Congenital cataracts are not diagnosed by alterations of vision, as in the case of adults, but by symptoms directly related to the appearance of the eyes, and vary depending on the degree of severity they present.


Although it is common for cataracts to be a consequence of the aging process, it is possible that a child may already have them at birth in one or both eyes. This is called congenital cataracts.

It is a rare situation and in many cases a specific cause cannot be determined, although it may be due to hereditary factors or a symptom of other congenital or genetic diseases (rubella, Down syndrome, galactosemia, trisomy, etc.). It usually occurs within the first three months of the child’s life.


The most visible is that the pupil, instead of being black, is white or grey. Rapid eye movements can also be seen vertically, horizontally or in rotation (what is known as nystagmus).

But sometimes, if the previous symptoms do not occur because of the mild cataracts, the diagnosis can be made by taking a picture of the child, because the classic effect of the red pupils produced by the flash does not occur, appearing in its place a bright white spot in one or both eyes. Strabismus or hypersensitivity to light are other possible symptoms.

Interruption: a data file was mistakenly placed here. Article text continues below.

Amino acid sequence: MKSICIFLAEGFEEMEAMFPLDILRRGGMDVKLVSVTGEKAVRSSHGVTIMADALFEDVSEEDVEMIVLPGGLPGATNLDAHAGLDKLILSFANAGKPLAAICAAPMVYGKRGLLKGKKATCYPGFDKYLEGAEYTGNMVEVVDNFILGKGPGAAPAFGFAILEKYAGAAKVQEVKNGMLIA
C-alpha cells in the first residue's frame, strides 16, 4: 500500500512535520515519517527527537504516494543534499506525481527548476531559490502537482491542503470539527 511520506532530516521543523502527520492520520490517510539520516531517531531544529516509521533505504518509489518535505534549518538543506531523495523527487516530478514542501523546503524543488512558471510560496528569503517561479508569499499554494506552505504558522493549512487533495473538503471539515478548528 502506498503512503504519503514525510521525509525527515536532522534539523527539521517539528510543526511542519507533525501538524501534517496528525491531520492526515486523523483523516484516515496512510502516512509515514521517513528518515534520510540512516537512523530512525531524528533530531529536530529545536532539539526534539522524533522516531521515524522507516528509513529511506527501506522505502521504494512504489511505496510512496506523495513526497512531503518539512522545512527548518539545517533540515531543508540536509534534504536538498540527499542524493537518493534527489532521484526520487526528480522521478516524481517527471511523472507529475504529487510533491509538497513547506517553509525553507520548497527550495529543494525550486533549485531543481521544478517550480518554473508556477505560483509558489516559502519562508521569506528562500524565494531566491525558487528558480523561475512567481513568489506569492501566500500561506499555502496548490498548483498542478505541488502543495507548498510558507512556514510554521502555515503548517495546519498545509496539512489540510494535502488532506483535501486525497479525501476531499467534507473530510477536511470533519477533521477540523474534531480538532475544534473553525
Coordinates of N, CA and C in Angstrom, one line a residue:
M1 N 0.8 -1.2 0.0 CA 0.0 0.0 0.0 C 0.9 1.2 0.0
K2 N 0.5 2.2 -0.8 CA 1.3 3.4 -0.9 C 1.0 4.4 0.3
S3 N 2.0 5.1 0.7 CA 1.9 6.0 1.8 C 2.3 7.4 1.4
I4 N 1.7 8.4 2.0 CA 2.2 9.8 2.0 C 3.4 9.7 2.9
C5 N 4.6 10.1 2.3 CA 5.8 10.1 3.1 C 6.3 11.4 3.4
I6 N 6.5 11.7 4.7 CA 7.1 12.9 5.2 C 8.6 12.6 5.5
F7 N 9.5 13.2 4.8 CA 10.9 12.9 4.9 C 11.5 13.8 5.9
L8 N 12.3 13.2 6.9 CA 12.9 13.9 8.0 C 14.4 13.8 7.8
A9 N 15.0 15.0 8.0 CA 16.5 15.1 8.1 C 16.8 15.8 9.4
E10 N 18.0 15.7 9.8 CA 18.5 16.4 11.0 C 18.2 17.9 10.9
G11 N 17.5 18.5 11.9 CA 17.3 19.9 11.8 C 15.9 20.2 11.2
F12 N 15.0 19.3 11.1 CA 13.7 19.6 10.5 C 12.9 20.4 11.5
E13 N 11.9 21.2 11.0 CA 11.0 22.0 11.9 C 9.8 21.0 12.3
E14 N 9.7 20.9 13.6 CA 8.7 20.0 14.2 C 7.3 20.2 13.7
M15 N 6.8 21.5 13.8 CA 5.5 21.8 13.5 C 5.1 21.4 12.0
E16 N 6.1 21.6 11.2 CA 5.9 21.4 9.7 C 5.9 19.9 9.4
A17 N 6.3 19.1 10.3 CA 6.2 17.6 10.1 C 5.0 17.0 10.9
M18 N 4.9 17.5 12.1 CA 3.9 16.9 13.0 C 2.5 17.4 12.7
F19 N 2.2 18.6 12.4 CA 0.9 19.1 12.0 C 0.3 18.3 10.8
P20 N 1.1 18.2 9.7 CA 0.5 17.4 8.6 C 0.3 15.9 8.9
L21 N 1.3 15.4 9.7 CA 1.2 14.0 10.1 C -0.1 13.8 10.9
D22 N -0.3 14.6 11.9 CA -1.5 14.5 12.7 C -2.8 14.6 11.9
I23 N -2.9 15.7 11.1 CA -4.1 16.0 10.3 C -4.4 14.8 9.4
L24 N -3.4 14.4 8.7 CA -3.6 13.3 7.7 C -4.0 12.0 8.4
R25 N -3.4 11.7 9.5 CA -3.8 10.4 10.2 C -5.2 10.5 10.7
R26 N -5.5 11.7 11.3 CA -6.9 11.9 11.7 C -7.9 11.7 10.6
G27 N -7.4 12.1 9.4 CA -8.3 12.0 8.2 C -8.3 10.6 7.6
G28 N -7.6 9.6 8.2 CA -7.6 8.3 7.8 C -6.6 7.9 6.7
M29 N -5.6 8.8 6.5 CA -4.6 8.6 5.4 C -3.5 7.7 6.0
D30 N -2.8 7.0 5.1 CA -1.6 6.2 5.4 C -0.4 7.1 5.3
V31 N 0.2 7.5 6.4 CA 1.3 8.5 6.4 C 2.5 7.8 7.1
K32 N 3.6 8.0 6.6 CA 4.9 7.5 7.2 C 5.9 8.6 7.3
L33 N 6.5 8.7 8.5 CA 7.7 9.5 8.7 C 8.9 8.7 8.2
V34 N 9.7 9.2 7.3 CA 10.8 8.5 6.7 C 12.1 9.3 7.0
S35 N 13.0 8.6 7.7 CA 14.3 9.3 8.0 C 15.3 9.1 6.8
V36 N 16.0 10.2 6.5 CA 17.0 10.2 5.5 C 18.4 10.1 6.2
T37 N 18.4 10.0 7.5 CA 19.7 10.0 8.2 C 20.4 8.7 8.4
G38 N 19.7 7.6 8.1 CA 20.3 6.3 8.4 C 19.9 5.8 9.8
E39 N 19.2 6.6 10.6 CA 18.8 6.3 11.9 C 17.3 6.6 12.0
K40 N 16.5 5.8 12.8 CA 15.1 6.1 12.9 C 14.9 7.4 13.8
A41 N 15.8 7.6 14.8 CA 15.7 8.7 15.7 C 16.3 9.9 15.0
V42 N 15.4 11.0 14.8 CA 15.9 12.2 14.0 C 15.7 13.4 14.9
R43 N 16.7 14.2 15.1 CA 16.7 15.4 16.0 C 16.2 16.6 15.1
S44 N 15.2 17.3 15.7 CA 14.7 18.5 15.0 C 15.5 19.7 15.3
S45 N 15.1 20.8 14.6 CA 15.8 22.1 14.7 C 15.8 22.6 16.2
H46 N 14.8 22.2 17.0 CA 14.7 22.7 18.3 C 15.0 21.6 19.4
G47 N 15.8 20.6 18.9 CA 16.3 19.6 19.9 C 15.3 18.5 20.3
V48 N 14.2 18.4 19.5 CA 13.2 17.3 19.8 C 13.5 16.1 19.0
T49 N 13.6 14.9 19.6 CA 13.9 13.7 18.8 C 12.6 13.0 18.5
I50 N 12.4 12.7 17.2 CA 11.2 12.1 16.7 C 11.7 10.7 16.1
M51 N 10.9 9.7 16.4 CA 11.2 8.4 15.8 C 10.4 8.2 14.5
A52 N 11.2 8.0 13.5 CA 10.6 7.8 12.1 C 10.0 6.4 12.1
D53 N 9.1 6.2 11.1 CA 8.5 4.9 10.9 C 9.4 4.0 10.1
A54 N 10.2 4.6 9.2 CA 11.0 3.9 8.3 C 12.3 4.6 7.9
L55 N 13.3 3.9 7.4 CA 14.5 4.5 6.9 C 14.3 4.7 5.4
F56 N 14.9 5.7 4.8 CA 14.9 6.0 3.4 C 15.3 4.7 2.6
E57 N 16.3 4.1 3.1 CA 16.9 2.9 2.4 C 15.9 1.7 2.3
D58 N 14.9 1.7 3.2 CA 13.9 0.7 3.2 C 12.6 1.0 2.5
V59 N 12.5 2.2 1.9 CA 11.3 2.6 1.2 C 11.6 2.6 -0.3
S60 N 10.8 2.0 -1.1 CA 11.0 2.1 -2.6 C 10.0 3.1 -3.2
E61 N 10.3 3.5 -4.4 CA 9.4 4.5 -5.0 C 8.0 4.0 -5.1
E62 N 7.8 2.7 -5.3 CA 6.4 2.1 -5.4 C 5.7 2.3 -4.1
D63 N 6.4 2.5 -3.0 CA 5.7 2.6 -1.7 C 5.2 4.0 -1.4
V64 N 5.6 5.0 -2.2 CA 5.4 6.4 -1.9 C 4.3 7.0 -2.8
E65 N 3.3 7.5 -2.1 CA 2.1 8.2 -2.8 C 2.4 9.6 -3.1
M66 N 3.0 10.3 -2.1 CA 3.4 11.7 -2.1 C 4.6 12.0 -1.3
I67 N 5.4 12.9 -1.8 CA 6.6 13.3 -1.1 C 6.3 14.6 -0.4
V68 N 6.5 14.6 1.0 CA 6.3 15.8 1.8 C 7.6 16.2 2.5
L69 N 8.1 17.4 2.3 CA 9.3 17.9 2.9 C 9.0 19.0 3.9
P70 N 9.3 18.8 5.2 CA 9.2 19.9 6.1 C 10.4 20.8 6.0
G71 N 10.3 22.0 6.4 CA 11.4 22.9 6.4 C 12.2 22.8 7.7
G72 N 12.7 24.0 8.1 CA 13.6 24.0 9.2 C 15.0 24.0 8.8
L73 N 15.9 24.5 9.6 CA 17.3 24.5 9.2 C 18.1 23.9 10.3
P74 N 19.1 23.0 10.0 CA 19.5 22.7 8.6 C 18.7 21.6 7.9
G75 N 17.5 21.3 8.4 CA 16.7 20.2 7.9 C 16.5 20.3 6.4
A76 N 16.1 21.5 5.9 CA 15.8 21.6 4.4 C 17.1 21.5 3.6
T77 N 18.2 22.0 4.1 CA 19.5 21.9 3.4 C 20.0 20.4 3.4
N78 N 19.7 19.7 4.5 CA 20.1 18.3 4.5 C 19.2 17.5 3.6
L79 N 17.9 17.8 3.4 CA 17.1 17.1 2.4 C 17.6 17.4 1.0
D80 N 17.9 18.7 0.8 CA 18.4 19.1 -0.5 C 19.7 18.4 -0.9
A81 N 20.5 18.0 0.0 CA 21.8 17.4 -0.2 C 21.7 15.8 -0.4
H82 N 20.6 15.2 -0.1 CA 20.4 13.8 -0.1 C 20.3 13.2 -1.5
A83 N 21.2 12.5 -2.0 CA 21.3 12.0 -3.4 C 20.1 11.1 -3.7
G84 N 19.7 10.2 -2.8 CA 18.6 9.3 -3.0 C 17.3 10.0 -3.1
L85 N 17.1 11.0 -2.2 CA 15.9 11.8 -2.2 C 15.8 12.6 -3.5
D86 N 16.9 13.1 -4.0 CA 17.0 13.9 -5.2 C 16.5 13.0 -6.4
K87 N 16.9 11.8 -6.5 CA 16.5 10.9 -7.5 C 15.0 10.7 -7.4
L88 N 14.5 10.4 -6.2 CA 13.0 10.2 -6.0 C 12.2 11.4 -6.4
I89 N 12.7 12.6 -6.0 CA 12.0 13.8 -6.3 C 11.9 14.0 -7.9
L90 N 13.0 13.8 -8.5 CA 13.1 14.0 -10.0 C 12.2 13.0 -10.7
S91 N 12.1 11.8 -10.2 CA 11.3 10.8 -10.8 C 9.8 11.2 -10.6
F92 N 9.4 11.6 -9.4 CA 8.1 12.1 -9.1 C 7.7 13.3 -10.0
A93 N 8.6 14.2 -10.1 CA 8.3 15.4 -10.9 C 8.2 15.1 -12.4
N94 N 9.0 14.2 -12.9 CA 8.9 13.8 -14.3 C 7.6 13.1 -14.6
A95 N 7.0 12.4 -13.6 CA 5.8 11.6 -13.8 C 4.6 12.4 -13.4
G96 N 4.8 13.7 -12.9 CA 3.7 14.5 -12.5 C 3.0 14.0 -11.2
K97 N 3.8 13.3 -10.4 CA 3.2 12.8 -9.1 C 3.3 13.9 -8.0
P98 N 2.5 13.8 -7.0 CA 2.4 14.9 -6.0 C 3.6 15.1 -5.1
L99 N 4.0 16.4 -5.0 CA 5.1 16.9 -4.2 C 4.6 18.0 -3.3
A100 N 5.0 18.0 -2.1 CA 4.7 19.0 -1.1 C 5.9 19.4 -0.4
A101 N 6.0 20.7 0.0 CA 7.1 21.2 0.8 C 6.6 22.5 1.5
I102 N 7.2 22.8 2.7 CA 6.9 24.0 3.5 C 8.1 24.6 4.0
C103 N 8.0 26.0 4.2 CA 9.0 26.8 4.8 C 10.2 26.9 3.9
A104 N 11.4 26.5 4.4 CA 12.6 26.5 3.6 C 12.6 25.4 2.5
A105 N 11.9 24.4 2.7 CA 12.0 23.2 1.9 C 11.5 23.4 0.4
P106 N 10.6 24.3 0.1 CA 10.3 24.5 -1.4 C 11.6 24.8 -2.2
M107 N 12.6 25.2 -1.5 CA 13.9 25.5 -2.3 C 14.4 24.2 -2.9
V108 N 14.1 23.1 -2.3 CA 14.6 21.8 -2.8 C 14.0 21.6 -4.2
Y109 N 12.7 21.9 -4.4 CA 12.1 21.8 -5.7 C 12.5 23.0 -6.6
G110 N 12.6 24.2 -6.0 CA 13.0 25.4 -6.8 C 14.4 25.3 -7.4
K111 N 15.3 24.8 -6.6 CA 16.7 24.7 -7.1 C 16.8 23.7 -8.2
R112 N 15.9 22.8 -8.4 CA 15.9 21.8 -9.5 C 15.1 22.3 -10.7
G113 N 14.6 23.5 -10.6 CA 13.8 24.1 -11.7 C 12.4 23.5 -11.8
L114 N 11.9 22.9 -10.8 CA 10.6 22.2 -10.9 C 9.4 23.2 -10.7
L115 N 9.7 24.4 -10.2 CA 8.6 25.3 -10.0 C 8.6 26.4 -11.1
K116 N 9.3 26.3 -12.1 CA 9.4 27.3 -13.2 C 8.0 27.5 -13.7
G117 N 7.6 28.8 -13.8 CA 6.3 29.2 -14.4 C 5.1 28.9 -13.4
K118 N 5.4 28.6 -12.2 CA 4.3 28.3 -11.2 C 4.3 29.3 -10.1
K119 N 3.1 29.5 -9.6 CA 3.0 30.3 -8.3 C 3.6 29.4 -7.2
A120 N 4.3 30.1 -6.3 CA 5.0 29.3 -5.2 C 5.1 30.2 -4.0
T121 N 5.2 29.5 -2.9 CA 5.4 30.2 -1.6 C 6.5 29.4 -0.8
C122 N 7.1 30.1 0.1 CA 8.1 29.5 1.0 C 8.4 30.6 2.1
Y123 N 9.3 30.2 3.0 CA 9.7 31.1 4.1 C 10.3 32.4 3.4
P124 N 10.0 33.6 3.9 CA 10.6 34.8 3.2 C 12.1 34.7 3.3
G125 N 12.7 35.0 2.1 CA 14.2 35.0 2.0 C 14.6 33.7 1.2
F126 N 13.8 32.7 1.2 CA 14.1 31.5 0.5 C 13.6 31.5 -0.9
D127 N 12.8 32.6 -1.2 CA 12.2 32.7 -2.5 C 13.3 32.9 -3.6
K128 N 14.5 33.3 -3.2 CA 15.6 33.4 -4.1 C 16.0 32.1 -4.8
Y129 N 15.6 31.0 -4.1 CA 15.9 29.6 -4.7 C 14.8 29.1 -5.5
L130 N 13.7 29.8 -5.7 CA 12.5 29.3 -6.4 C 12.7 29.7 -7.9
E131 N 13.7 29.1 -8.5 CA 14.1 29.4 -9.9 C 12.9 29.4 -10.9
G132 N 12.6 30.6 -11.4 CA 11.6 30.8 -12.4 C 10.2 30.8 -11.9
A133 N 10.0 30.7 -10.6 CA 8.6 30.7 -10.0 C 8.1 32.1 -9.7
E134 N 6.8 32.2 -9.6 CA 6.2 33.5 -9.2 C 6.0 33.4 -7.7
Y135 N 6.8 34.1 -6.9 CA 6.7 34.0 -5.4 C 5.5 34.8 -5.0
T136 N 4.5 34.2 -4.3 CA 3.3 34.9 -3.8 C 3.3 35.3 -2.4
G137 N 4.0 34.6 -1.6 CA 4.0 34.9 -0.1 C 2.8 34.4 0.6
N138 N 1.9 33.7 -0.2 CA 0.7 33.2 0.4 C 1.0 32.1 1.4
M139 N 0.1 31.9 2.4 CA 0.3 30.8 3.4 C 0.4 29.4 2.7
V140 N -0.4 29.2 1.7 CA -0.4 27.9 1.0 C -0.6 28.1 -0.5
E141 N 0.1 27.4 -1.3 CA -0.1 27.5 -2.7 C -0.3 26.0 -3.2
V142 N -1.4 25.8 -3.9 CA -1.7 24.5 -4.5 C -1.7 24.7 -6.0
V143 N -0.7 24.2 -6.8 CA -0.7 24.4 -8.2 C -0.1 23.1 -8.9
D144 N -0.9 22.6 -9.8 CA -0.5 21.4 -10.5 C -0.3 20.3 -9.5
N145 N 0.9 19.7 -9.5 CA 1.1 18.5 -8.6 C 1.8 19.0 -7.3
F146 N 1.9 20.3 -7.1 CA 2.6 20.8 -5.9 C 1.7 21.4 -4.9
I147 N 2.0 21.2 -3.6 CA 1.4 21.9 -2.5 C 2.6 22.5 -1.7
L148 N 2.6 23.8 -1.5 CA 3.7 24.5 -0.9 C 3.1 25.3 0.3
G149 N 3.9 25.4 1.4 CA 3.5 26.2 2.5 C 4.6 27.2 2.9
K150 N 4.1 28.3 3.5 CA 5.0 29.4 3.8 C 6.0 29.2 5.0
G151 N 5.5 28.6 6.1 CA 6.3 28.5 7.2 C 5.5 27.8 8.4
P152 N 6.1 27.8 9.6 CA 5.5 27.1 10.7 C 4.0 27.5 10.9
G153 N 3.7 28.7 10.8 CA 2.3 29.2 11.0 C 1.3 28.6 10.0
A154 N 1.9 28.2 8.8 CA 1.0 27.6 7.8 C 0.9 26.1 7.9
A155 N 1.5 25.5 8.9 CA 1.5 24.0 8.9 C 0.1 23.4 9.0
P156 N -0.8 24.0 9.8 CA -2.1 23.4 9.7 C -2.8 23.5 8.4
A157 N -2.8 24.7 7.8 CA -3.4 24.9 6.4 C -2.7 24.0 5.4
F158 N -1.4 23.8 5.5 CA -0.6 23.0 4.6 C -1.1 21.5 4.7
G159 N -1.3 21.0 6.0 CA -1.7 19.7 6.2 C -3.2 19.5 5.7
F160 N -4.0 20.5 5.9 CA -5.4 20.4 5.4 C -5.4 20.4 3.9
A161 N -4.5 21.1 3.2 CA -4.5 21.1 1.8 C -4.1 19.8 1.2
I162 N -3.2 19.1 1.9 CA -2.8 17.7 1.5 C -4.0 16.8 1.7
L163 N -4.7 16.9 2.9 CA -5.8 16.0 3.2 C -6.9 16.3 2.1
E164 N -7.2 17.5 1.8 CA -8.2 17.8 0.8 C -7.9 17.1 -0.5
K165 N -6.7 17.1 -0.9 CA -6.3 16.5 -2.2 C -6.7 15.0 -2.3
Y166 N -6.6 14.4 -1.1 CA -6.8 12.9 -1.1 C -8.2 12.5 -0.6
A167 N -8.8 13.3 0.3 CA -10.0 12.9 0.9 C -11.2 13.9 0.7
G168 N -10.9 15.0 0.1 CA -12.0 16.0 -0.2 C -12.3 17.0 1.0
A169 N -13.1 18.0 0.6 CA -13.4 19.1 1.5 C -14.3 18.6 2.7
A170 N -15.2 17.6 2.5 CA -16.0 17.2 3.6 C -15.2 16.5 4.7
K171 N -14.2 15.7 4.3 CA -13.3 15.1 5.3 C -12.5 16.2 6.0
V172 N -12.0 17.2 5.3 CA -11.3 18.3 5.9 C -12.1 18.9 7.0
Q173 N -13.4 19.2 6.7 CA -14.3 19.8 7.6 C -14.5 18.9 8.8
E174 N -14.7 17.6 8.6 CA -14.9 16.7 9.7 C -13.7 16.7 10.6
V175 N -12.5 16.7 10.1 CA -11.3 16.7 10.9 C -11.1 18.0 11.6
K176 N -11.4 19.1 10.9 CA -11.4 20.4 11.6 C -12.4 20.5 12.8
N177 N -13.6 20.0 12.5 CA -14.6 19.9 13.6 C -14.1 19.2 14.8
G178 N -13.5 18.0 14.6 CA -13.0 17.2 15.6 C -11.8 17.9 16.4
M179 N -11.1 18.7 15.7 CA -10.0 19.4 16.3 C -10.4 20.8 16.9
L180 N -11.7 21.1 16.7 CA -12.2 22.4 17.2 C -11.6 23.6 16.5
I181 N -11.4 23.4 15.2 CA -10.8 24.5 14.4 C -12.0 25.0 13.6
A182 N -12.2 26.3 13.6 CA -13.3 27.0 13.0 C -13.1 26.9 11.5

The diagnosis of congenital cataracts should be made by an expert ophthalmologist after a complete examination of both eyes to determine if they affect only one eye or both. If cataracts are mild and especially if they affect both eyes, it may not be necessary to treat them, although it will be necessary to monitor the child in order to know their eventual evolution.

If it is occurs only in one eye and is mild, a rehabilitative treatment can be performed. If they are moderate or severe and alter the child´s vision, they will have to be removed surgically. A subsequent rehabilitative treatment may also be necessary. Similarly, where the cause has been identified, the treatment indicated for the disease causing it must be followed.


Cataract surgery in a child cannot be governed by the same criteria as in the adult, and the decision about which technique to use should be taken individually according to the degree of opacity of the lens: if it affects one or both eyes, if there is an associated ocular complaint, the age of the child and the prior assessment of the co-operation between the family and the patient.

Surgery involves in all cases the removal of the lens (lensectomy).

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